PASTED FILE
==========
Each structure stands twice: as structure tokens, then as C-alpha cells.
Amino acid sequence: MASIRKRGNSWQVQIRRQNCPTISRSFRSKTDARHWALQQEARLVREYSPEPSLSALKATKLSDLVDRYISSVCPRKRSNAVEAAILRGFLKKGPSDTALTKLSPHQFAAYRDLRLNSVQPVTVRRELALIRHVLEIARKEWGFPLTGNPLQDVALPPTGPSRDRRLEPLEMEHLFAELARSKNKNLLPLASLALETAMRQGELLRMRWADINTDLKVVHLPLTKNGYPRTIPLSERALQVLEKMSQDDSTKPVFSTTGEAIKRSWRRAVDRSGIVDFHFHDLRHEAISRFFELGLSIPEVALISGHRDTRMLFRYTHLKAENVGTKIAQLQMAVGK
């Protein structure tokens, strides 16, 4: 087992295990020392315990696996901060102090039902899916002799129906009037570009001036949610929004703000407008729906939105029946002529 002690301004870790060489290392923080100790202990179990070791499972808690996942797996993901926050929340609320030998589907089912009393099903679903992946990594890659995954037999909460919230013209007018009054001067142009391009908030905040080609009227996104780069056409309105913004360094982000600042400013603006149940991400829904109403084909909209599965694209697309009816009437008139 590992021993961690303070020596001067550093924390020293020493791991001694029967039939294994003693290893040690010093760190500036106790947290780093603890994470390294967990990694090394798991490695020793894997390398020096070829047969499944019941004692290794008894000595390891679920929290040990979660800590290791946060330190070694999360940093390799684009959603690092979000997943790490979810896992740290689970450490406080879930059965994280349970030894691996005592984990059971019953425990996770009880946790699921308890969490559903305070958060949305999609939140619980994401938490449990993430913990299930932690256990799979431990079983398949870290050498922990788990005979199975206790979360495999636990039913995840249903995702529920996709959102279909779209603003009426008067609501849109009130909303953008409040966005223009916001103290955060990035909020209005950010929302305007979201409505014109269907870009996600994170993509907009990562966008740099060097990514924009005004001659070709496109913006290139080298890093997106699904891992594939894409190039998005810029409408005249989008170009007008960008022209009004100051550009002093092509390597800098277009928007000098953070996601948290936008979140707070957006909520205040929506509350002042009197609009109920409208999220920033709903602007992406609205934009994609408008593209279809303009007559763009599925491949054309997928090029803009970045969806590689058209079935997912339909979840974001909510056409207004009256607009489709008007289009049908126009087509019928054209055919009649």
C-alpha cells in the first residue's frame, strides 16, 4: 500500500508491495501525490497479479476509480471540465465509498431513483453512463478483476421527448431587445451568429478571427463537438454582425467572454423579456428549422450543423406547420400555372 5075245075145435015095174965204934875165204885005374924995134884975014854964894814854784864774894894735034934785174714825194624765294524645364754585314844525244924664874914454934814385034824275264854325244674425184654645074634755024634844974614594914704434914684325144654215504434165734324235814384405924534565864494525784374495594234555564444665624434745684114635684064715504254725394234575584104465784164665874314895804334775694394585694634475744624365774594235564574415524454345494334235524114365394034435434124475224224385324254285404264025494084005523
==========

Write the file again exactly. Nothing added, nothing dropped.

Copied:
Each structure stands twice: as structure tokens, then as C-alpha cells.
Amino acid sequence: MASIRKRGNSWQVQIRRQNCPTISRSFRSKTDARHWALQQEARLVREYSPEPSLSALKATKLSDLVDRYISSVCPRKRSNAVEAAILRGFLKKGPSDTALTKLSPHQFAAYRDLRLNSVQPVTVRRELALIRHVLEIARKEWGFPLTGNPLQDVALPPTGPSRDRRLEPLEMEHLFAELARSKNKNLLPLASLALETAMRQGELLRMRWADINTDLKVVHLPLTKNGYPRTIPLSERALQVLEKMSQDDSTKPVFSTTGEAIKRSWRRAVDRSGIVDFHFHDLRHEAISRFFELGLSIPEVALISGHRDTRMLFRYTHLKAENVGTKIAQLQMAVGK
């Protein structure tokens, strides 16, 4: 087992295990020392315990696996901060102090039902899916002799129906009037570009001036949610929004703000407008729906939105029946002529 002690301004870790060489290392923080100790202990179990070791499972808690996942797996993901926050929340609320030998589907089912009393099903679903992946990594890659995954037999909460919230013209007018009054001067142009391009908030905040080609009227996104780069056409309105913004360094982000600042400013603006149940991400829904109403084909909209599965694209697309009816009437008139 590992021993961690303070020596001067550093924390020293020493791991001694029967039939294994003693290893040690010093760190500036106790947290780093603890994470390294967990990694090394798991490695020793894997390398020096070829047969499944019941004692290794008894000595390891679920929290040990979660800590290791946060330190070694999360940093390799684009959603690092979000997943790490979810896992740290689970450490406080879930059965994280349970030894691996005592984990059971019953425990996770009880946790699921308890969490559903305070958060949305999609939140619980994401938490449990993430913990299930932690256990799979431990079983398949870290050498922990788990005979199975206790979360495999636990039913995840249903995702529920996709959102279909779209603003009426008067609501849109009130909303953008409040966005223009916001103290955060990035909020209005950010929302305007979201409505014109269907870009996600994170993509907009990562966008740099060097990514924009005004001659070709496109913006290139080298890093997106699904891992594939894409190039998005810029409408005249989008170009007008960008022209009004100051550009002093092509390597800098277009928007000098953070996601948290936008979140707070957006909520205040929506509350002042009197609009109920409208999220920033709903602007992406609205934009994609408008593209279809303009007559763009599925491949054309997928090029803009970045969806590689058209079935997912339909979840974001909510056409207004009256607009489709008007289009049908126009087509019928054209055919009649």
C-alpha cells in the first residue's frame, strides 16, 4: 500500500508491495501525490497479479476509480471540465465509498431513483453512463478483476421527448431587445451568429478571427463537438454582425467572454423579456428549422450543423406547420400555372 5075245075145435015095174965204934875165204885005374924995134884975014854964894814854784864774894894735034934785174714825194624765294524645364754585314844525244924664874914454934814385034824275264854325244674425184654645074634755024634844974614594914704434914684325144654215504434165734324235814384405924534565864494525784374495594234555564444665624434745684114635684064715504254725394234575584104465784164665874314895804334775694394585694634475744624365774594235564574415524454345494334235524114365394034435434124475224224385324254285404264025494084005523